Nieman Foundation at Harvard
HOME
          
LATEST STORY
Jeff Israely: Five years in, our news startup is seeing the pace of change slow
ABOUT                    SUBSCRIBE
Oct. 30, 2008, 4:12 p.m.

Quick video explainers: An easy way to tell a complicated story

The public radio program Marketplace deals with some pretty complicated issues — sometimes too complex to be summarized in a minute or two of airtime. So senior editor Paddy Hirsch is making a series of short videos explaining difficult concepts: naked shorts, credit default swaps, collateralized debt obligations, and so on. They’re really quite clear (via Marginal Revolution):

The current financial crisis has really brought out the best in explanatory journalism. This American Life has been justly praised for its two programs that, straightforwardly and using their standard storytelling toolkit, explained to millions why the economy was going in the tank. And while those episodes were done up the This American Life’s standard production values, anyone could do what Marketplace is doing here. Their videos are almost no-tech: no editing, one camera, and no prop more expensive than a dry-erase board.

What complicated stories in your newsroom could best be told this way? At my old newspaper, there’s been an ongoing and years-long bribery scandal at city hall. I paid more attention to it than most Dallasites, I imagine, but I still couldn’t sum up the issues and accusations as easily as I can explain why the credit default swaps market tanked, thanks to This American Life. The next time you’re covering a complex, interwoven story, the kind that stretches for months, think about shooting an explainer video that captures how you would explain the story to a buddy at a bar.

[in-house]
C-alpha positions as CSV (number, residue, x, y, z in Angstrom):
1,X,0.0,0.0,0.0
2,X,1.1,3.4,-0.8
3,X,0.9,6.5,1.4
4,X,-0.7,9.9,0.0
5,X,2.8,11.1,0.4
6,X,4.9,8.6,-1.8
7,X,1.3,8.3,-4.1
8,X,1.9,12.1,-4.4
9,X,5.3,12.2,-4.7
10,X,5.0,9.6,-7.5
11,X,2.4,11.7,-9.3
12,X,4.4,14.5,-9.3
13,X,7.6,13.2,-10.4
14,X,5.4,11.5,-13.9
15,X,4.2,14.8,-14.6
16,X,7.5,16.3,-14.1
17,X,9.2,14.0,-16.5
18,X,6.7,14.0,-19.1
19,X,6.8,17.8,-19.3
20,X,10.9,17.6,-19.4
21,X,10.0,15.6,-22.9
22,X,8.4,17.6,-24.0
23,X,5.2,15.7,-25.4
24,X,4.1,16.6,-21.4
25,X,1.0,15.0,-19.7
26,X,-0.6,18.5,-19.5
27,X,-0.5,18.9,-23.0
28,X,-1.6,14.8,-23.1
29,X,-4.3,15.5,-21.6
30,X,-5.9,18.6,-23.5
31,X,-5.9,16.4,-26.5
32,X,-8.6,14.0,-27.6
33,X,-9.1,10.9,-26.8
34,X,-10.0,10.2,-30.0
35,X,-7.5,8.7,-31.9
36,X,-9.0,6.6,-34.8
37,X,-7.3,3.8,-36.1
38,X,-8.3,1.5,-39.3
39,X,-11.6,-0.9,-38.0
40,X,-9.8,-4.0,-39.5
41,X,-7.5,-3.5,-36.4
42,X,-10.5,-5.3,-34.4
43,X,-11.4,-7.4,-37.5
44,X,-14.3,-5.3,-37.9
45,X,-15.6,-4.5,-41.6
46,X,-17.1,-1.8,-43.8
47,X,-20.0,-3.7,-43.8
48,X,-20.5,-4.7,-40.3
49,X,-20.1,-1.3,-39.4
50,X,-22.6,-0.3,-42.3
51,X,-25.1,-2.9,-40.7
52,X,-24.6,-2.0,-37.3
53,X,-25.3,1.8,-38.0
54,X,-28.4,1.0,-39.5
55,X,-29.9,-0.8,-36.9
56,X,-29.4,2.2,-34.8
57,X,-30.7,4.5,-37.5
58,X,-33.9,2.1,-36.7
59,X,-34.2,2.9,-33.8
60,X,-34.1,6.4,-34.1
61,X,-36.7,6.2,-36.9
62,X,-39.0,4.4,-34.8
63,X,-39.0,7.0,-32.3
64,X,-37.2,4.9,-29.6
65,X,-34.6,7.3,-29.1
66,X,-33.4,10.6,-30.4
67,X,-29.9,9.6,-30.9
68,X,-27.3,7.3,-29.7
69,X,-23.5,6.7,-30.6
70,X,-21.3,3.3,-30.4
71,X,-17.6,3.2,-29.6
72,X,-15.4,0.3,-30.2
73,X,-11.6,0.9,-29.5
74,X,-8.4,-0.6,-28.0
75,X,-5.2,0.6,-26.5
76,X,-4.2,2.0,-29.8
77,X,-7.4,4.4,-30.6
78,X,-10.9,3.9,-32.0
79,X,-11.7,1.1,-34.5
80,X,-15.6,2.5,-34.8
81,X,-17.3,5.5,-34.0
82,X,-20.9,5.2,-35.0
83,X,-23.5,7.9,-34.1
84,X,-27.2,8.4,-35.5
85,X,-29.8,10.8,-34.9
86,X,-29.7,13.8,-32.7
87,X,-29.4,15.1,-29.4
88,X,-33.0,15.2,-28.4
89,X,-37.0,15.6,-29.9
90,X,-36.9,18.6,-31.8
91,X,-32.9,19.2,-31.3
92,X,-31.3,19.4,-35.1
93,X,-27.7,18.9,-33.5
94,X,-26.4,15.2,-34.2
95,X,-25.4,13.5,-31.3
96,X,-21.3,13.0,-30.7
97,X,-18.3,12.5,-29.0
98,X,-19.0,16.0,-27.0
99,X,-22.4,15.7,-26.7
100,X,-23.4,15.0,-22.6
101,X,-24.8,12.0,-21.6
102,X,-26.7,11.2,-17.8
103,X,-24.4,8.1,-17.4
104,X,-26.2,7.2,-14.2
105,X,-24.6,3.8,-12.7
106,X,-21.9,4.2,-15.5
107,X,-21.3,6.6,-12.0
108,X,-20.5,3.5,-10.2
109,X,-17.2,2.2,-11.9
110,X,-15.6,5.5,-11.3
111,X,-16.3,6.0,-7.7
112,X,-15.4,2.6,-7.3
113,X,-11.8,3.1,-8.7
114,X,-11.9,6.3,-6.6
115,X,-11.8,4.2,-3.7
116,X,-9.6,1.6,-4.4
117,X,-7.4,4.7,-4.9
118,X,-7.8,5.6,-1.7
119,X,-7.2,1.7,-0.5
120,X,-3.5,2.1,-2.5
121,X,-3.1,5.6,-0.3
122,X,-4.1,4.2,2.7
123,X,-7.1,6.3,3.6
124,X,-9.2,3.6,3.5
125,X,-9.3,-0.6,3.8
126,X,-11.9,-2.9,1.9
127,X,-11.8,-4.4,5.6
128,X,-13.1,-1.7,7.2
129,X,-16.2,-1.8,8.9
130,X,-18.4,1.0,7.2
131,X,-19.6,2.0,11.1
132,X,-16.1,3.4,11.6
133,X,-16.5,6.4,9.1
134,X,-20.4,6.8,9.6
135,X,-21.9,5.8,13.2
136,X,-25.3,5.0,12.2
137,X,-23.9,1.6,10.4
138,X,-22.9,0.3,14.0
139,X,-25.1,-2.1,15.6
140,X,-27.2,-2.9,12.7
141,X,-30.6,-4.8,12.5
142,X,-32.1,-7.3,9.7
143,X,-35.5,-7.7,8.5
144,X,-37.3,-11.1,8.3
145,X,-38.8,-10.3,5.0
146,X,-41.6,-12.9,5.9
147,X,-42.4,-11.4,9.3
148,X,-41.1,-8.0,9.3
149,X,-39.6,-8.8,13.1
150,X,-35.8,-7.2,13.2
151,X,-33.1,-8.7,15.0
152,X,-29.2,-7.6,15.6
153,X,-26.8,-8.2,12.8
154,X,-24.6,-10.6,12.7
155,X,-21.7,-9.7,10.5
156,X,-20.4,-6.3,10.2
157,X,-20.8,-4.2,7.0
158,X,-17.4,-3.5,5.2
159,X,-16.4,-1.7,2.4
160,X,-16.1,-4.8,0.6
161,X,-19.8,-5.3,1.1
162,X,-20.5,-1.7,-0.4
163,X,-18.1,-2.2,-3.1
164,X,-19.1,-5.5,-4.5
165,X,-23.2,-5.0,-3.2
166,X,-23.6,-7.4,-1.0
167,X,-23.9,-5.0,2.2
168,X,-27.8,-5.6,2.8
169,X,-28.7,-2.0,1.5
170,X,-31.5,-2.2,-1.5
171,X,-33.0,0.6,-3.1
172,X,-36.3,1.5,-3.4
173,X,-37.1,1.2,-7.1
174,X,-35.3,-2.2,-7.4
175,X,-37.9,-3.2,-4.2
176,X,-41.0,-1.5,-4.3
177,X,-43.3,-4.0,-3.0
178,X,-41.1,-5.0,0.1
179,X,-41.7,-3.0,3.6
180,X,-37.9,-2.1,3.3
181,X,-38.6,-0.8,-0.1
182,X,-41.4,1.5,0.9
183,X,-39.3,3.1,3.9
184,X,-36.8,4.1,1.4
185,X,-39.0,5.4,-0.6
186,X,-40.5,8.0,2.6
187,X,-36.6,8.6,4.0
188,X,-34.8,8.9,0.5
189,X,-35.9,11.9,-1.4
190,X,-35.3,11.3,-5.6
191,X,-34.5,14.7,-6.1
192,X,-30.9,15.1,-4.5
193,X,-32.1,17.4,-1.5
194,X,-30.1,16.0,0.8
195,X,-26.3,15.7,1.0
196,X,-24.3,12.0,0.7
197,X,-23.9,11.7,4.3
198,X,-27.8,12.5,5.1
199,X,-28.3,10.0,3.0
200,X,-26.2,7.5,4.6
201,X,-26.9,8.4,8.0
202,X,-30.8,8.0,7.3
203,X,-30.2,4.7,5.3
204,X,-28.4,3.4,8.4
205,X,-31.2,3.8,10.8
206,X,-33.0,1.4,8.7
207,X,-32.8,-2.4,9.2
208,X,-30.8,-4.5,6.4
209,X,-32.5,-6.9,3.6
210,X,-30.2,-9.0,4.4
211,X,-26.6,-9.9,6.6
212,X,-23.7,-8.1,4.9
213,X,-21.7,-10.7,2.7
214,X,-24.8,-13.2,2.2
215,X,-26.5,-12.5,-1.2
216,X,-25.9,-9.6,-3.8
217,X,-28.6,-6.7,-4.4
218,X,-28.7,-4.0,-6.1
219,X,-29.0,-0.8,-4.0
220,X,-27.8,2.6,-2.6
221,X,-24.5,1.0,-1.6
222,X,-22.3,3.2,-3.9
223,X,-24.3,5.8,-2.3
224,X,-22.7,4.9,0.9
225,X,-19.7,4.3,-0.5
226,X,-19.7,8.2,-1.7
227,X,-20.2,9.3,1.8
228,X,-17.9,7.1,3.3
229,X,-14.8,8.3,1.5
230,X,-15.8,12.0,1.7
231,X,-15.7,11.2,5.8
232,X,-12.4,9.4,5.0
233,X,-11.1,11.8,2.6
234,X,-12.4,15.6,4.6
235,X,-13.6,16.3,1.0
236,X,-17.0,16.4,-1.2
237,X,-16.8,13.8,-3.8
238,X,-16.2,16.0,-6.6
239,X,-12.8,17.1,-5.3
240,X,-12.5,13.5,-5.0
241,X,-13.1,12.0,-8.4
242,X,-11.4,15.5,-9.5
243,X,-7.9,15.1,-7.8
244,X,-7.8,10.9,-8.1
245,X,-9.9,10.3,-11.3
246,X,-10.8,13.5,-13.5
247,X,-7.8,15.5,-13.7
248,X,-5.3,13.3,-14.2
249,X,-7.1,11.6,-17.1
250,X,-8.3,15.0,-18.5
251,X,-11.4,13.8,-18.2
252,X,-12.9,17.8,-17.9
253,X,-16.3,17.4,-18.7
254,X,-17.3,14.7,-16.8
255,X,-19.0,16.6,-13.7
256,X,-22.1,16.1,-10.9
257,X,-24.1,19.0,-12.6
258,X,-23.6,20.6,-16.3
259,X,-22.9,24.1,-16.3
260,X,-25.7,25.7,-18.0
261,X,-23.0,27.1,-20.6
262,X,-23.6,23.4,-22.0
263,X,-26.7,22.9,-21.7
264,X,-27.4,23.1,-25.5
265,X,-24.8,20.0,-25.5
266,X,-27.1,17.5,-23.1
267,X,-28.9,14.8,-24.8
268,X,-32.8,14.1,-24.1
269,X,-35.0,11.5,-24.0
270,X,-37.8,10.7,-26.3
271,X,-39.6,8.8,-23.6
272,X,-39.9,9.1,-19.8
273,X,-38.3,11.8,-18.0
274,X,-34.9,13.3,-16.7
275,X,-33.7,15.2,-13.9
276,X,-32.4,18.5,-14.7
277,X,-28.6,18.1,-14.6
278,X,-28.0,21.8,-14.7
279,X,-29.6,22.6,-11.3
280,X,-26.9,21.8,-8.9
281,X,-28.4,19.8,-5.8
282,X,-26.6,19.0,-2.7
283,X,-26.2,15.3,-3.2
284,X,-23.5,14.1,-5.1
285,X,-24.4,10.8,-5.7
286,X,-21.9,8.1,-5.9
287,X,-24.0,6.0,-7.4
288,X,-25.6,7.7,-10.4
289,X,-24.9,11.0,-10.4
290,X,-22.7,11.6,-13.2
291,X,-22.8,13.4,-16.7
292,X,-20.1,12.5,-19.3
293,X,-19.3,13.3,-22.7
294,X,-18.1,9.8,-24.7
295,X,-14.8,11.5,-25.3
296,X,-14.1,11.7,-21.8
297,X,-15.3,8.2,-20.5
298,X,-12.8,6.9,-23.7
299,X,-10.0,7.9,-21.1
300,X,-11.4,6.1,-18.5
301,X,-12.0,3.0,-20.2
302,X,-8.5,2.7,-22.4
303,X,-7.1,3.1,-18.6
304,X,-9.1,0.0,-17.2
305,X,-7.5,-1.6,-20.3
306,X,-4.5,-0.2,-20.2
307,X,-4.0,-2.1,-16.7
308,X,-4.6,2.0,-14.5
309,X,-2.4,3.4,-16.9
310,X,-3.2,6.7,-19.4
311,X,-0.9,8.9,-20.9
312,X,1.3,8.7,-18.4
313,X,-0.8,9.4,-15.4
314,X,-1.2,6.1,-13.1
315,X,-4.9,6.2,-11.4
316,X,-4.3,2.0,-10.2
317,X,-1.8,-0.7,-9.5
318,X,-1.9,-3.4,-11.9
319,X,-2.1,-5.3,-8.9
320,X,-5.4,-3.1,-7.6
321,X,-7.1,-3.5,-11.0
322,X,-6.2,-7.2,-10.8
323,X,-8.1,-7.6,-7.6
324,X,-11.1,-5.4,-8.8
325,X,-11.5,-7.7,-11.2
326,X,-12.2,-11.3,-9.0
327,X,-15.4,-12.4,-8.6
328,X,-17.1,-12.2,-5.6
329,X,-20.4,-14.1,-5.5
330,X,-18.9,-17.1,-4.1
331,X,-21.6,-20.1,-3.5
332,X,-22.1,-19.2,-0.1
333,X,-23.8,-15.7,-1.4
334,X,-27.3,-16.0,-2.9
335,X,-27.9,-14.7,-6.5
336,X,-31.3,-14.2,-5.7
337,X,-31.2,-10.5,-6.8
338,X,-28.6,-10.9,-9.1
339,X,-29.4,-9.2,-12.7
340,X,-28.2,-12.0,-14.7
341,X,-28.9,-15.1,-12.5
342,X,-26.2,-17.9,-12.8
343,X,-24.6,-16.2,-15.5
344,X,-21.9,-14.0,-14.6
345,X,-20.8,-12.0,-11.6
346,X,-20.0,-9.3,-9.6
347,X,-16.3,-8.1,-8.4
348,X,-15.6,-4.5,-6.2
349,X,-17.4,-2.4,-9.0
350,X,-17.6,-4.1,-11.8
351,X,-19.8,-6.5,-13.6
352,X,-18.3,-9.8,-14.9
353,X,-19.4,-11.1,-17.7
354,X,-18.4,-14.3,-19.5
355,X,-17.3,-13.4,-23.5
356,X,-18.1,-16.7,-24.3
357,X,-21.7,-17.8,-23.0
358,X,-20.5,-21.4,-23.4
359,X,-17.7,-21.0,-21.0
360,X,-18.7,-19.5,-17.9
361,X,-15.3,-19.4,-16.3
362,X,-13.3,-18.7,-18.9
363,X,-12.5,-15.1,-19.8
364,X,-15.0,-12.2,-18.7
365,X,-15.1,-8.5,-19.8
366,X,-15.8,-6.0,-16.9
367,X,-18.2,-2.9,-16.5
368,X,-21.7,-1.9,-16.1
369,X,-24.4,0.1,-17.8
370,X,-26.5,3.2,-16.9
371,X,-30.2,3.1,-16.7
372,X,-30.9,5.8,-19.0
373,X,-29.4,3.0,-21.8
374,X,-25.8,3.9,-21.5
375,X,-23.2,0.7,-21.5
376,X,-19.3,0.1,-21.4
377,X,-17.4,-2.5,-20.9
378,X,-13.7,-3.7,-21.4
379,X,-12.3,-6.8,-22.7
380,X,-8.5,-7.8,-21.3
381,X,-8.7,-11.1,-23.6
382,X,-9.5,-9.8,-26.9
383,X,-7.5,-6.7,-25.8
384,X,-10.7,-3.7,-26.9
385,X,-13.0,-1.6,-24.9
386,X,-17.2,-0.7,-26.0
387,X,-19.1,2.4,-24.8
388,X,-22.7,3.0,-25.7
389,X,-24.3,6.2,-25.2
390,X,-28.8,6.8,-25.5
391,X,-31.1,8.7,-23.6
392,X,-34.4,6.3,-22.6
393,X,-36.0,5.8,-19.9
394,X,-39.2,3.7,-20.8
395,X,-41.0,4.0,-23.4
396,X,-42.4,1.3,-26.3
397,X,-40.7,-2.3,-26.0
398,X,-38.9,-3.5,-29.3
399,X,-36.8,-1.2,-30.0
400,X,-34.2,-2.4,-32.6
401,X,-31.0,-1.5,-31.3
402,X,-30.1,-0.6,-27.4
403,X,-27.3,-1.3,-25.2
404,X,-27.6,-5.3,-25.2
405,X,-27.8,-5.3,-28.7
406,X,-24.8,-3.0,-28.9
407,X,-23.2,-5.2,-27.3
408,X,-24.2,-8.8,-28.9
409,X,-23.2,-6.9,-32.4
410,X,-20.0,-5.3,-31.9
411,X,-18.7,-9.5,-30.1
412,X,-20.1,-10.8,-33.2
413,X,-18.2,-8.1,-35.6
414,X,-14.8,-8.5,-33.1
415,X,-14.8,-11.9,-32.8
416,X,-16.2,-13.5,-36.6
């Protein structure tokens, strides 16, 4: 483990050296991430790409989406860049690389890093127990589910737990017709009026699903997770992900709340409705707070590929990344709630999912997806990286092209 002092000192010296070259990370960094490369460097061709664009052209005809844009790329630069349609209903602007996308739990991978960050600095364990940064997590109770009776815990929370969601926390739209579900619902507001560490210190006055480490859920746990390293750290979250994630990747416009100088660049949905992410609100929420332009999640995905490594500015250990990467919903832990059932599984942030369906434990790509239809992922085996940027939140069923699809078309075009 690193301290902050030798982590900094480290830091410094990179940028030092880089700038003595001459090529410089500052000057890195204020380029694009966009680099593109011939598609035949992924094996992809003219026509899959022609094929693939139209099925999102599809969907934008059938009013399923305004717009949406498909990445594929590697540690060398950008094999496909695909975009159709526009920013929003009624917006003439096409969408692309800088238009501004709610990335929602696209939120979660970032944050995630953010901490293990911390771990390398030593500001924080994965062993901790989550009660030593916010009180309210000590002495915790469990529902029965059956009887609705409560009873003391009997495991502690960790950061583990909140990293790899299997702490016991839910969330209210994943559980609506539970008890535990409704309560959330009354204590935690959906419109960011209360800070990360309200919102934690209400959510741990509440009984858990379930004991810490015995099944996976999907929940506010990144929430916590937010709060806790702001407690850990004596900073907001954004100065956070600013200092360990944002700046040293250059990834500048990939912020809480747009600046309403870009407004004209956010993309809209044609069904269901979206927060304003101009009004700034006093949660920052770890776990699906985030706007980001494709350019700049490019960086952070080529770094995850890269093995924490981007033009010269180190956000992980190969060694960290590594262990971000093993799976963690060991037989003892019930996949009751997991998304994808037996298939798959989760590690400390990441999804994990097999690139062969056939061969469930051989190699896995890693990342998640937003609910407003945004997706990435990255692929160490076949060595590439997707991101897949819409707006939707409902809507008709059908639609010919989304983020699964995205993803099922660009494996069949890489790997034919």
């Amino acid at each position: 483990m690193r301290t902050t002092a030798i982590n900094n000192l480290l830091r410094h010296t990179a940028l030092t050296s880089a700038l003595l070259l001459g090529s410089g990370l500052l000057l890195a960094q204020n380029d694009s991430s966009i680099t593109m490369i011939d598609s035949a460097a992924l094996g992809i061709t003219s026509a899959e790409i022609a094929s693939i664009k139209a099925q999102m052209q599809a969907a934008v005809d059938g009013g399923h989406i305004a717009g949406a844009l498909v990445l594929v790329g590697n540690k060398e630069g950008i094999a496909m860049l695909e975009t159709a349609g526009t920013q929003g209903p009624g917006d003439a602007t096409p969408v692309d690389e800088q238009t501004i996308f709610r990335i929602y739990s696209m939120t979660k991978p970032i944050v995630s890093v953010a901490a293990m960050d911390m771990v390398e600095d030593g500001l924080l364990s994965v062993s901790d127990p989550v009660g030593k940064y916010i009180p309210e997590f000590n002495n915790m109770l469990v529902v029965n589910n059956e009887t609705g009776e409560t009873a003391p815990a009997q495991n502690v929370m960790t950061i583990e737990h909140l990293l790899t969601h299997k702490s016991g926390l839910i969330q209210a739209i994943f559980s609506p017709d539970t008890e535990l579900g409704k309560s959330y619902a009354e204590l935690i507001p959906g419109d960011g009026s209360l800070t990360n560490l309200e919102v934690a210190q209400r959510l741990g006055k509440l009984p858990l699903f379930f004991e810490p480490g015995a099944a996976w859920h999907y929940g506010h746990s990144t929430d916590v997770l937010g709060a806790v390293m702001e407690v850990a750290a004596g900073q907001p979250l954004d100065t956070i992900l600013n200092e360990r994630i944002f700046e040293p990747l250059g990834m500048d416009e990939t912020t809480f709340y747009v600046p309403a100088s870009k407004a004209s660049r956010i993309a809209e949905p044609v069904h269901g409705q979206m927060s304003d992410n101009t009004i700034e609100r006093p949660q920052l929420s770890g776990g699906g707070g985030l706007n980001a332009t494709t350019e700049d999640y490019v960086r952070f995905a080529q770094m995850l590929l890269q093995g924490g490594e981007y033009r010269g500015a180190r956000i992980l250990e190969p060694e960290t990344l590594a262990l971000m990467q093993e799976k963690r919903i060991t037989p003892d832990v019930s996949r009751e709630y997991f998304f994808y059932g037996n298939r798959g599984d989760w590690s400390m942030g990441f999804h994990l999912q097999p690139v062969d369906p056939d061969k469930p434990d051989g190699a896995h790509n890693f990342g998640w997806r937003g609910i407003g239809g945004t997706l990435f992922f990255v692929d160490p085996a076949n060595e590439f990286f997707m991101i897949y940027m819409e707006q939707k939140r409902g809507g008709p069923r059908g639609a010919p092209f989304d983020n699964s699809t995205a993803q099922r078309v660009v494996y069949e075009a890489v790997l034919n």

POSTED     Oct. 30, 2008, 4:12 p.m.
SHARE THIS STORY
   
Show comments  
Show tags
 
Join the 15,000 who get the freshest future-of-journalism news in our daily email.
Jeff Israely: Five years in, our news startup is seeing the pace of change slow
“The future is already here, and we have to hustle every day to survive. And succeed.”
This: Vox.com hires Andrew Golis as its first general manager
“He is going to be tasked with thinking about what are the big swings that we want to take in the next few years.”
Slate, now 20 years old, reflects on the value of taking the long view and not chasing digital media trends
“One of the things you’ve seen across the marketplace for the last five years is a lot of companies are chasing the same kind of traffic from the same social distribution mechanisms…It’s not a recipe for producing a distinctive media brand.”